I was touched when I saw that.  Touched that his embarrassment was palpable, and that he found his way out of one kind of life (teenage rebel) and into another (responsible adult), however weird or tangled that path may have been.  In my original synopsis, I painted a pretty dark picture for how metal kids age and/or don’t grow up.  I wouldn’t say I was wrong, but I would say I wasn’t taking into account the fact that there are guys like zebra stripes who partied hard as teenagers, but were lucky or smart enough to wake up down the road and not become casualties of what’s essentially an unsustainable way of life.  Sustainable for rock stars, maybe, but even they get tired after awhile, as witnessed in Metallica’s documentary, Some Kind of Monster.  Even people who are financially rewarded for living that way, forever, sooner or later recognize that life changes, and they should change with it, too.  For all the psycho-babble in the Metallica documentary, it pretty much comes down to a bunch of guys in a rock band realizing they’re grown men and need to start acting as such in their private lives, if not onstage.  If not for their own sanity’s sake, then for the sake of this mini-corporation their band has grown into and the dozens of people who depend on them to make a living.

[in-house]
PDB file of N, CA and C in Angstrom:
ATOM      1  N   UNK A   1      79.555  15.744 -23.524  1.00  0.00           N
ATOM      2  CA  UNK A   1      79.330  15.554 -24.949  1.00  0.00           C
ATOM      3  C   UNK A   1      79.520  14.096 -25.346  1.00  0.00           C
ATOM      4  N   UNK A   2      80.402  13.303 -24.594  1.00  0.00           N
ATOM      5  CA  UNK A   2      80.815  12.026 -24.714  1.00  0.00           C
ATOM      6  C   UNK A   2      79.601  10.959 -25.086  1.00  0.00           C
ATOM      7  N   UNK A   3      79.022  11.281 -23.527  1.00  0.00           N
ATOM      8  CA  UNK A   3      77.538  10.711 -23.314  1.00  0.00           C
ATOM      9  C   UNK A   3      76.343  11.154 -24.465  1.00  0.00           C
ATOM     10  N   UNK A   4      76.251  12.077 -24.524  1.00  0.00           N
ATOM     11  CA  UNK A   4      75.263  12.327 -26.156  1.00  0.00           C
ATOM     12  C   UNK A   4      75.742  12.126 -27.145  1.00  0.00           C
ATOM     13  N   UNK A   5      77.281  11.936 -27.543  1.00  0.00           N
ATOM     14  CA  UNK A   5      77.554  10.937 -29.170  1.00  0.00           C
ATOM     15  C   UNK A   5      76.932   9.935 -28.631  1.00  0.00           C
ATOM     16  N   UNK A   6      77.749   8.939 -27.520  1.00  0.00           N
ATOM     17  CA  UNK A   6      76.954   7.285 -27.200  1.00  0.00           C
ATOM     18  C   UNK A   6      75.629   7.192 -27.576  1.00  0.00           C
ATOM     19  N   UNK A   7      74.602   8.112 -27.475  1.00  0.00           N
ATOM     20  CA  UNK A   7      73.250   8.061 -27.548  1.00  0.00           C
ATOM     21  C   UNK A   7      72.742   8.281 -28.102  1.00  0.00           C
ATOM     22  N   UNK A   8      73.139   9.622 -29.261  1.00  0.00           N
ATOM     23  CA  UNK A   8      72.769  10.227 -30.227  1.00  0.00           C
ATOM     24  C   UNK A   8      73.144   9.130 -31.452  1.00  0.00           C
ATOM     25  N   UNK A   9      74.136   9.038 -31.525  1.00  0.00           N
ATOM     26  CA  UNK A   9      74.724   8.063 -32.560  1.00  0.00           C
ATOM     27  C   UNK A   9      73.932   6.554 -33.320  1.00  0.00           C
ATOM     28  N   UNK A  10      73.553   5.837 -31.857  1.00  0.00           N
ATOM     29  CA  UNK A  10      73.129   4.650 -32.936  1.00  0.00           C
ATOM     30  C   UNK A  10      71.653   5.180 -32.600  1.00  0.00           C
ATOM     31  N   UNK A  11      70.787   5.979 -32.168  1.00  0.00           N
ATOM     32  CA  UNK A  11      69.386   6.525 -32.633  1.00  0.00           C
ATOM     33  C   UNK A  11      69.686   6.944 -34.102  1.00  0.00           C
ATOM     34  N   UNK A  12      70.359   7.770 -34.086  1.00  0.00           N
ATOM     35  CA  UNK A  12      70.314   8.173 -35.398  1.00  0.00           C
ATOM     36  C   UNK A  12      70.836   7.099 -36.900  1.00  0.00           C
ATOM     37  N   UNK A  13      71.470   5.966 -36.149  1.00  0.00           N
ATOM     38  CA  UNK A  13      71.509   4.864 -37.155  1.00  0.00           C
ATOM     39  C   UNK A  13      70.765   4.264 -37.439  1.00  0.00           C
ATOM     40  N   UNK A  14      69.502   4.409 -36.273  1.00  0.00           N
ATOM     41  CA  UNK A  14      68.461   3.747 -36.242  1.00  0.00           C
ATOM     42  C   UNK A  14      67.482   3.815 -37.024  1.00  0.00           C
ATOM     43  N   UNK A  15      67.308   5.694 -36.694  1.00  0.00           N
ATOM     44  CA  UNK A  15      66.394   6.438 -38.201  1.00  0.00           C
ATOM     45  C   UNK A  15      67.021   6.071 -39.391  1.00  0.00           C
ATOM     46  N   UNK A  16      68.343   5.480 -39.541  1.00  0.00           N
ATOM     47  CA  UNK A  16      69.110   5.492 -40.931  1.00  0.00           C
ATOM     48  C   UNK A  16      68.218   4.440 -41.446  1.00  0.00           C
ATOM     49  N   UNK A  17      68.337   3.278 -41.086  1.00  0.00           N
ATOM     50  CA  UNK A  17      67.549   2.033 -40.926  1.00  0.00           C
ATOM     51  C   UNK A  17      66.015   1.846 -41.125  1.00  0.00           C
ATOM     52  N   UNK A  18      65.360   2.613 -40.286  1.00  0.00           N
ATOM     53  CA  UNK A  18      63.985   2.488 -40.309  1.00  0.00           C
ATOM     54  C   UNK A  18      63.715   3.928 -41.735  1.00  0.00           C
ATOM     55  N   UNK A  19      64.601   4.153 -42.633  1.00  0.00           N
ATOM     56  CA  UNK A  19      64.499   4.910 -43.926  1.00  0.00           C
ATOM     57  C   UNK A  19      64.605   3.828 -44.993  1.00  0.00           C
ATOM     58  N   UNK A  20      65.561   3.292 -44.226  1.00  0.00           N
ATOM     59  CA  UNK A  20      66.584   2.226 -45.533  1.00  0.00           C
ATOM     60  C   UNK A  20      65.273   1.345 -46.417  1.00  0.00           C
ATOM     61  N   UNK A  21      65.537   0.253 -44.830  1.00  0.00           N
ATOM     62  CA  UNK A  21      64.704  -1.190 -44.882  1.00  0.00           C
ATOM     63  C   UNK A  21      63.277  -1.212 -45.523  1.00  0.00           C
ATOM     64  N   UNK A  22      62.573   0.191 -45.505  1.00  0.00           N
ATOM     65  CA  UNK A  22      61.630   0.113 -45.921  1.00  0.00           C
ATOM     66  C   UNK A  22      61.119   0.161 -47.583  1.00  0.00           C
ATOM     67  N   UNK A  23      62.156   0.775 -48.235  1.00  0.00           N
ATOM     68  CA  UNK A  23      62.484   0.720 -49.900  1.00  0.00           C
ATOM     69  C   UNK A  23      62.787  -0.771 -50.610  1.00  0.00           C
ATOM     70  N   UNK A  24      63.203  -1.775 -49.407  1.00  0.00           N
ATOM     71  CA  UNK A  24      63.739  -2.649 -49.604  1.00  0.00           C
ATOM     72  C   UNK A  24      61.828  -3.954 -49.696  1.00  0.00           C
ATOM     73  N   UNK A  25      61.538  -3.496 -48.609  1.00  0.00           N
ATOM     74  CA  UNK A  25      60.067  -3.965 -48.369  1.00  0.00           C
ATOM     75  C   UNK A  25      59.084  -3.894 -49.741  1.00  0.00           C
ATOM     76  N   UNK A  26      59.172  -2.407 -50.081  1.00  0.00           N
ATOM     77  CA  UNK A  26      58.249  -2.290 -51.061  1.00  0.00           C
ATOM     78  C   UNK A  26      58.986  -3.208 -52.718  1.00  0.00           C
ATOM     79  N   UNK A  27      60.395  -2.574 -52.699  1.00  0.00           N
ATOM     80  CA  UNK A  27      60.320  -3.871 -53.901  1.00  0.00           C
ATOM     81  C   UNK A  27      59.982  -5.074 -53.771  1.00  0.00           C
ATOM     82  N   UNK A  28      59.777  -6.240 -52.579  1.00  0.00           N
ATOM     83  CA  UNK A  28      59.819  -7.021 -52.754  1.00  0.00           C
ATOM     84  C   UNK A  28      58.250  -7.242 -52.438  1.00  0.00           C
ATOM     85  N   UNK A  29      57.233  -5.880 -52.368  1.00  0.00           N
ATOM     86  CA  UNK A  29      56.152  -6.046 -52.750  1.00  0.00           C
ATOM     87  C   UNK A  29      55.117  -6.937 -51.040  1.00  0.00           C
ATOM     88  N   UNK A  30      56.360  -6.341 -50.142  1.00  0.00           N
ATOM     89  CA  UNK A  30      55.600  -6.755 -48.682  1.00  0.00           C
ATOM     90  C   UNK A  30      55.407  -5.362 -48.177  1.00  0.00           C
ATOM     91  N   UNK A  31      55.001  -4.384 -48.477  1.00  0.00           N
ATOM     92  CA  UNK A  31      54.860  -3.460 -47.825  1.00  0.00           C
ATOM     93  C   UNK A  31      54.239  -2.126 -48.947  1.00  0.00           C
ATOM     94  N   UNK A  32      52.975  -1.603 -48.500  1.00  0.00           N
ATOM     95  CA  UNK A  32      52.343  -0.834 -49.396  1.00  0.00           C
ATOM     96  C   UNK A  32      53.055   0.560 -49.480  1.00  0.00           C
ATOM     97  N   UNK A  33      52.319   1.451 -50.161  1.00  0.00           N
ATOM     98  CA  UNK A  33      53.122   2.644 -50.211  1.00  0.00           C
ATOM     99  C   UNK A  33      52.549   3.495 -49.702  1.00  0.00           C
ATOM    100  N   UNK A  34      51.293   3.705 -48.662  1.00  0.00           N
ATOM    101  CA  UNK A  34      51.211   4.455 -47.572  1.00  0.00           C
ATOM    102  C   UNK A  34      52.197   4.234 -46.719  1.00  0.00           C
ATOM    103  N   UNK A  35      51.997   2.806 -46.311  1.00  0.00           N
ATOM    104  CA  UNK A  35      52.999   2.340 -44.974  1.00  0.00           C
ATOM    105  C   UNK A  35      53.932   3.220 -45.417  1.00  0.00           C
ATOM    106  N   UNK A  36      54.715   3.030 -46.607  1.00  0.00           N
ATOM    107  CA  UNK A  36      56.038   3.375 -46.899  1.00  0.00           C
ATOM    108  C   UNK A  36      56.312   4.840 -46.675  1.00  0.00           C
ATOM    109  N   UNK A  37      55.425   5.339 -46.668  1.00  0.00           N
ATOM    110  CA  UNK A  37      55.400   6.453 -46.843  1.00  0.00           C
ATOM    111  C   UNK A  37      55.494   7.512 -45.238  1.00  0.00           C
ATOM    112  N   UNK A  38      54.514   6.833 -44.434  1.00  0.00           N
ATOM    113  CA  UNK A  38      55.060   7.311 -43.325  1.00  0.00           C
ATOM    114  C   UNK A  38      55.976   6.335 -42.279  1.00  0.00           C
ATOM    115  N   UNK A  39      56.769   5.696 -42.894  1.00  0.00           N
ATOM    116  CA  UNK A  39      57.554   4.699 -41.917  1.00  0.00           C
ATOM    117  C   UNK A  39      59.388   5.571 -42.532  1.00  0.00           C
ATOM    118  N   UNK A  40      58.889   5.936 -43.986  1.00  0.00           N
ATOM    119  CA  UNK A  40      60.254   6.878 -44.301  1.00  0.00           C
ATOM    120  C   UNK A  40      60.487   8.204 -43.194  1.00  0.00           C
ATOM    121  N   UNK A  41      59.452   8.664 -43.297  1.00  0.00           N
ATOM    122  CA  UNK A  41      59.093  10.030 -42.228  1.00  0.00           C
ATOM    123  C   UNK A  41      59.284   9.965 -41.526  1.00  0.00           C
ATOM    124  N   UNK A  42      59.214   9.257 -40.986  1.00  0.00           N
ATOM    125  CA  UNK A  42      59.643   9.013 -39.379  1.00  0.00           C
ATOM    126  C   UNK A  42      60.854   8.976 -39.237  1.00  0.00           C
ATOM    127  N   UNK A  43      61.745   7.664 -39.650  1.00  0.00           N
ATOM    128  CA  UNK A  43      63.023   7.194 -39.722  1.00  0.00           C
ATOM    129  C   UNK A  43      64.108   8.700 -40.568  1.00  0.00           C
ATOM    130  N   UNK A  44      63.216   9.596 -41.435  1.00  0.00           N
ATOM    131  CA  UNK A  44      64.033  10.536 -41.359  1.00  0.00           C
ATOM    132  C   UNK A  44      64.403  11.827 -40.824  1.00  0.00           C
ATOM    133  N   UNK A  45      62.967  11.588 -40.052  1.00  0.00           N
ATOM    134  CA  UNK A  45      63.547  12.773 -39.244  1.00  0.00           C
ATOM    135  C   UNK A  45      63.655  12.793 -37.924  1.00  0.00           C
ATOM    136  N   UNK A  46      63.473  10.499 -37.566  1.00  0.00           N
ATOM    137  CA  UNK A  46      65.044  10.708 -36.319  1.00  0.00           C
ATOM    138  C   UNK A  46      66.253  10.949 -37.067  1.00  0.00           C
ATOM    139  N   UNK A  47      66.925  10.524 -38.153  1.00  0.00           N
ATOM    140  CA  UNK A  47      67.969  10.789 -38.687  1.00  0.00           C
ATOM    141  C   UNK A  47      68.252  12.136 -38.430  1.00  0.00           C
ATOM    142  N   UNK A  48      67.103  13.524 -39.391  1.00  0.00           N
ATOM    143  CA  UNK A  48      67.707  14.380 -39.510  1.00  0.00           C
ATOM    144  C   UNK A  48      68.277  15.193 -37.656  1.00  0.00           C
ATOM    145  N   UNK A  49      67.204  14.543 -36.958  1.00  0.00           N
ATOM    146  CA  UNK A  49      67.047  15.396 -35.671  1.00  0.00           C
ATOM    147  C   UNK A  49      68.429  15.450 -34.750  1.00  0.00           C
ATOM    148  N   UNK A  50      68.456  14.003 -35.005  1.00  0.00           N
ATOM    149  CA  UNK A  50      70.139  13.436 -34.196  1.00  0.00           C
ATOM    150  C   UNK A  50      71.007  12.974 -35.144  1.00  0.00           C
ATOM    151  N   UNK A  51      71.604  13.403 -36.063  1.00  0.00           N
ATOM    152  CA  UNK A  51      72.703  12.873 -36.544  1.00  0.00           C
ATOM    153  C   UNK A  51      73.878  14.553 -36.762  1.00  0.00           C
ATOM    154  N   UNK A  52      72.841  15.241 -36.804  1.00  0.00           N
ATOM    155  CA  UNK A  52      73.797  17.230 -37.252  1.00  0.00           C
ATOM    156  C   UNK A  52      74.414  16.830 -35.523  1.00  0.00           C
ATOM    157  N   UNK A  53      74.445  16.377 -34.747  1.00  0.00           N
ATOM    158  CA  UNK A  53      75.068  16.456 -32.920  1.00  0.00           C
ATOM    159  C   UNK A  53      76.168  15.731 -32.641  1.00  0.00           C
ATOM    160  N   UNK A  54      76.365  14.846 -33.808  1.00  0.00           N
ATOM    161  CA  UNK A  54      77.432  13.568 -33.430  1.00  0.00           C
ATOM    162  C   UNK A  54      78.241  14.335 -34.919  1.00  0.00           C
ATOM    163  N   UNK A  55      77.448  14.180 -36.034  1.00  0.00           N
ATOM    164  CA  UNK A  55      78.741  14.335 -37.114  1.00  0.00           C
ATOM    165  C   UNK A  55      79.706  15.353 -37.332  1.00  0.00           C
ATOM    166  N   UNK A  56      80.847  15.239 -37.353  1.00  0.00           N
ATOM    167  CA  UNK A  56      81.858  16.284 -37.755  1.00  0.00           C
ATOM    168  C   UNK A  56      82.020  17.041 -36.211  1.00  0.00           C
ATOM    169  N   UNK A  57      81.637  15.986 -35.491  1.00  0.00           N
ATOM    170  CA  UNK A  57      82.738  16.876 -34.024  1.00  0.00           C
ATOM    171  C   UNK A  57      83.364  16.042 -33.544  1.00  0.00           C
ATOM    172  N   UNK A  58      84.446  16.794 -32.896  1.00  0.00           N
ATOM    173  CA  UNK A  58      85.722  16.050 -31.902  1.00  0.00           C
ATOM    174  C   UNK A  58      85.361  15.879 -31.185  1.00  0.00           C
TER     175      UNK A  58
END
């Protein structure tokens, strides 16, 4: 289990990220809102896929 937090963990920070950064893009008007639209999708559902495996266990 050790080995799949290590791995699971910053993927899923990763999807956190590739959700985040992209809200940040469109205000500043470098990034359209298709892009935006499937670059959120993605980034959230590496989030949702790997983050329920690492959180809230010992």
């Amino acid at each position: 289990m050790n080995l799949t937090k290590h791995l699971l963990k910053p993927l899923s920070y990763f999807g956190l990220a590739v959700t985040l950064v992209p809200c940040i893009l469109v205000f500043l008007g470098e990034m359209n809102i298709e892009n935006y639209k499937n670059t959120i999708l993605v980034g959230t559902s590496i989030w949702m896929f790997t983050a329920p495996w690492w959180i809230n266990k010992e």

What I didn’t understand then, and still don’t now, is fellow adults feeling a strong need to justify the “metal” ethos of partying and their teenage years as a sacred state of being.  That struck me as instant mythology, and a load of bullshit.  It was nostalgia in sheep’s clothing.  That’s something you don’t entertain or pay lip service to as you go through your 40’s: you no longer glorify being a teenager.  Unless, of course, you benefit financially from doing so.  Otherwise, you’re just making a mistake.  It’s become a basic tenet of our culture, at least since the Baby Boomers came along, to glorify our youths as sacred and not to be criticized or questioned.  As a result, we now have an overall cultural where millions of people refuse to grow up, refuse to accept any other culture save the one they nurtured as teenagers, refuse to be told they’re “wrong” in any sense, because to do so would be to admit some type of personal defeat.  We let down the spirit of rock and roll (metal, hiphop, goth, punk … insert your narrow taste in music here), man … we got old.

There doesn’t seem to be much worse you could imply about someone than to suggest he “got old” … when growing older is simply what everyone and everything does from the moment it’s born.  You age, and you die.  It’s that simple whether you’re five, 15, 35 or 65 years old.  A lot happens to us at every age, all of it valid and instructive in ways we often don’t grasp until long afterwards.  We’ve attached these mythical qualities to being a teenager that just aren’t true, or shouldn’t be used to define our lives at any other point beyond being a teenager, the same way we don’t choose to define our lives as adults by how we lived when we were eight.  Pick any age at which people choose to stop aging emotionally – I’d peg this time period for too many people at anywhere from 15 to 21 years old.  All I know is my adult life is riddled with people who stopped aging emotionally at some point in this relatively unformed stage of life.  It isn’t cool … it’s fucking stupid and irritating beyond belief.